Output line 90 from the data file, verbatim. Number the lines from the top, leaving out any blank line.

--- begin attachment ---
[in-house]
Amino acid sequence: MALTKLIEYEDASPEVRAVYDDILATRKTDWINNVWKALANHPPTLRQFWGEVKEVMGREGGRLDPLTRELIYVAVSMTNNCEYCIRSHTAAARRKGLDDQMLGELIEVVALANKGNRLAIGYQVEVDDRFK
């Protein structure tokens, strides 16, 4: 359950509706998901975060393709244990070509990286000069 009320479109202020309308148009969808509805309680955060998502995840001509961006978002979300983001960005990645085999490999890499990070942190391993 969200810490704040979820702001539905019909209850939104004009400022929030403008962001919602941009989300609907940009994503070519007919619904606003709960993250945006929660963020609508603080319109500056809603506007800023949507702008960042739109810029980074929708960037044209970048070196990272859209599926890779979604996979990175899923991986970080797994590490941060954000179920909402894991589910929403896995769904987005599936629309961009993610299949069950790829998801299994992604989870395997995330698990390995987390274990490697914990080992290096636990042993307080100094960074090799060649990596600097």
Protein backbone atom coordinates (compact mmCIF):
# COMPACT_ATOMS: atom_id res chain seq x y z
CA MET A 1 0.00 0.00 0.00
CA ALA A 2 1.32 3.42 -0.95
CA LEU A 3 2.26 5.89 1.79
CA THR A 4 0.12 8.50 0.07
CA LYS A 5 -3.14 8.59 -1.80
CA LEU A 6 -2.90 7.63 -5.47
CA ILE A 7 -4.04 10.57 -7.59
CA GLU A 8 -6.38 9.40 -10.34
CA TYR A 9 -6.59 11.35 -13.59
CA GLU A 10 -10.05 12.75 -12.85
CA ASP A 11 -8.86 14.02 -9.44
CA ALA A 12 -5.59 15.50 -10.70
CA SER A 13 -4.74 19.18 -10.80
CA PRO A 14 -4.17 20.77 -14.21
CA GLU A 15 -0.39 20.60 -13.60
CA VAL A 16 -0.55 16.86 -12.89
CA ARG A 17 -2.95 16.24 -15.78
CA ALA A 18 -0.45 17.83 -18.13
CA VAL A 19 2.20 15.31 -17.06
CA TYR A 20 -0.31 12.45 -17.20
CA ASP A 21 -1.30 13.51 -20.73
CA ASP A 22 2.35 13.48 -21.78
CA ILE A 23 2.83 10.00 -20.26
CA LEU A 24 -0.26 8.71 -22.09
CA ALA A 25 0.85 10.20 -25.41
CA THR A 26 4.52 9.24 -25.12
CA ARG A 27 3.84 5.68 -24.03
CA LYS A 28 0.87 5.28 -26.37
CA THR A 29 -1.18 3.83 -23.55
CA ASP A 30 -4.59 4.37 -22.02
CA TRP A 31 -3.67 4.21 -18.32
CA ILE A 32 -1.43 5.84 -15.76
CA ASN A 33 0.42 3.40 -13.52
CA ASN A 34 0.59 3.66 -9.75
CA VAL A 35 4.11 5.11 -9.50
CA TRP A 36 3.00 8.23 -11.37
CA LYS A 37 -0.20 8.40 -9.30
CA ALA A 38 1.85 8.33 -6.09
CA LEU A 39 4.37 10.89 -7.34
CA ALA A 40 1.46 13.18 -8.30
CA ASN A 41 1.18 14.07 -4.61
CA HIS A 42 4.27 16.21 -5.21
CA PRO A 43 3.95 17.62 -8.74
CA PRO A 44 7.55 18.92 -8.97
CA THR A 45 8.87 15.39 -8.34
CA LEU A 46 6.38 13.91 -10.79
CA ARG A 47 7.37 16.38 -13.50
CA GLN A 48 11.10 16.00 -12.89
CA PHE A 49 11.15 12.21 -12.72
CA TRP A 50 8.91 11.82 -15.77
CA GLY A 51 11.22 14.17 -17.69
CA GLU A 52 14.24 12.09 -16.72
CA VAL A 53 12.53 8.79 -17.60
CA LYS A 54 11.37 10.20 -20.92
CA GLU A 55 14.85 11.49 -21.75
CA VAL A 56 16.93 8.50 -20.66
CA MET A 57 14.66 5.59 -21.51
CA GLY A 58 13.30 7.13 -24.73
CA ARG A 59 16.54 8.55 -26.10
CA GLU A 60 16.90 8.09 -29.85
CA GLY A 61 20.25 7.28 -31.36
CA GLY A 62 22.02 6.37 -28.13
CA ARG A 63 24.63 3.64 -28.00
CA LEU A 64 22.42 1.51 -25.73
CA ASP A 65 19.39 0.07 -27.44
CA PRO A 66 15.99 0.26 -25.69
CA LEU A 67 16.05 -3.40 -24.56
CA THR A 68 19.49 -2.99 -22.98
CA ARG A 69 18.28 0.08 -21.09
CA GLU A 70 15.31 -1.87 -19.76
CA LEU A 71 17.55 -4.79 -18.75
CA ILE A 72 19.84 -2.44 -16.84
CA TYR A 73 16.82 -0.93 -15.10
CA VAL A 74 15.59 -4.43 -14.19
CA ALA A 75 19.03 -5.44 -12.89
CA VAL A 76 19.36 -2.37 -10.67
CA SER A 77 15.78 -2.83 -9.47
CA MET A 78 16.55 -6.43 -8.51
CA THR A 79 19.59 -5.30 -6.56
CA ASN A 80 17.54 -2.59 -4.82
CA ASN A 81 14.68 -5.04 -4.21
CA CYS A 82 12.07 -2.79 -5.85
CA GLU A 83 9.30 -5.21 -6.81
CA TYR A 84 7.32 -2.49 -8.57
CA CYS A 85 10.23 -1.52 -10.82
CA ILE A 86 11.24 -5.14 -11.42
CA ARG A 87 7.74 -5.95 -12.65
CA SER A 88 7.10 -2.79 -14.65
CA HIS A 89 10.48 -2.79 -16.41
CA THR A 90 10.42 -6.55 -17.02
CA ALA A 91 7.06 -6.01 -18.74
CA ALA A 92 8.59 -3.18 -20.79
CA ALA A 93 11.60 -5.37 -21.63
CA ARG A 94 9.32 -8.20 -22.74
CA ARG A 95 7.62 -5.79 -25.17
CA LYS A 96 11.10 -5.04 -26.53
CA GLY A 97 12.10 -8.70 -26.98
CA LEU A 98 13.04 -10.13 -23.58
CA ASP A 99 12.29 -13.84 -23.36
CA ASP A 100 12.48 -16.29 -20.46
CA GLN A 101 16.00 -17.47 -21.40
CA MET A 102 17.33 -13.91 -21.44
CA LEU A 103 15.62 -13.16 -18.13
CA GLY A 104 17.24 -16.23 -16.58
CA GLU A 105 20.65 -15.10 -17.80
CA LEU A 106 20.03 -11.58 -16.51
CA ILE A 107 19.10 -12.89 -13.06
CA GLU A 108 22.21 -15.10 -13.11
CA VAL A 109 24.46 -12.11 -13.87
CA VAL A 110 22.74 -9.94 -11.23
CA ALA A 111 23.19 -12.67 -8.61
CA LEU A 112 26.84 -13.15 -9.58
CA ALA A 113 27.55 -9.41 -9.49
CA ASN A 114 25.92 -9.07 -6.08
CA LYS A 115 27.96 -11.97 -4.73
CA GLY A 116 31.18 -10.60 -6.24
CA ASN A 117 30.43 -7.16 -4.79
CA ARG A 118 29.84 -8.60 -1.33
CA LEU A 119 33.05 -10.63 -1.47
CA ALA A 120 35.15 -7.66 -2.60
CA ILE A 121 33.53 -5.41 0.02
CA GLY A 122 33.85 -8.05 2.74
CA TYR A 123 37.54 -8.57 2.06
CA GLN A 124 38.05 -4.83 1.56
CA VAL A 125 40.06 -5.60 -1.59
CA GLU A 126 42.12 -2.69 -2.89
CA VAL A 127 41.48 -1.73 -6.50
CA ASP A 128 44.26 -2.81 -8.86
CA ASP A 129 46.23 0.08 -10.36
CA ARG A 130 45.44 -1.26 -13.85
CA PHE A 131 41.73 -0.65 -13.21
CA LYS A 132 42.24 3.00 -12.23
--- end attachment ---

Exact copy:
CA CYS A 85 10.23 -1.52 -10.82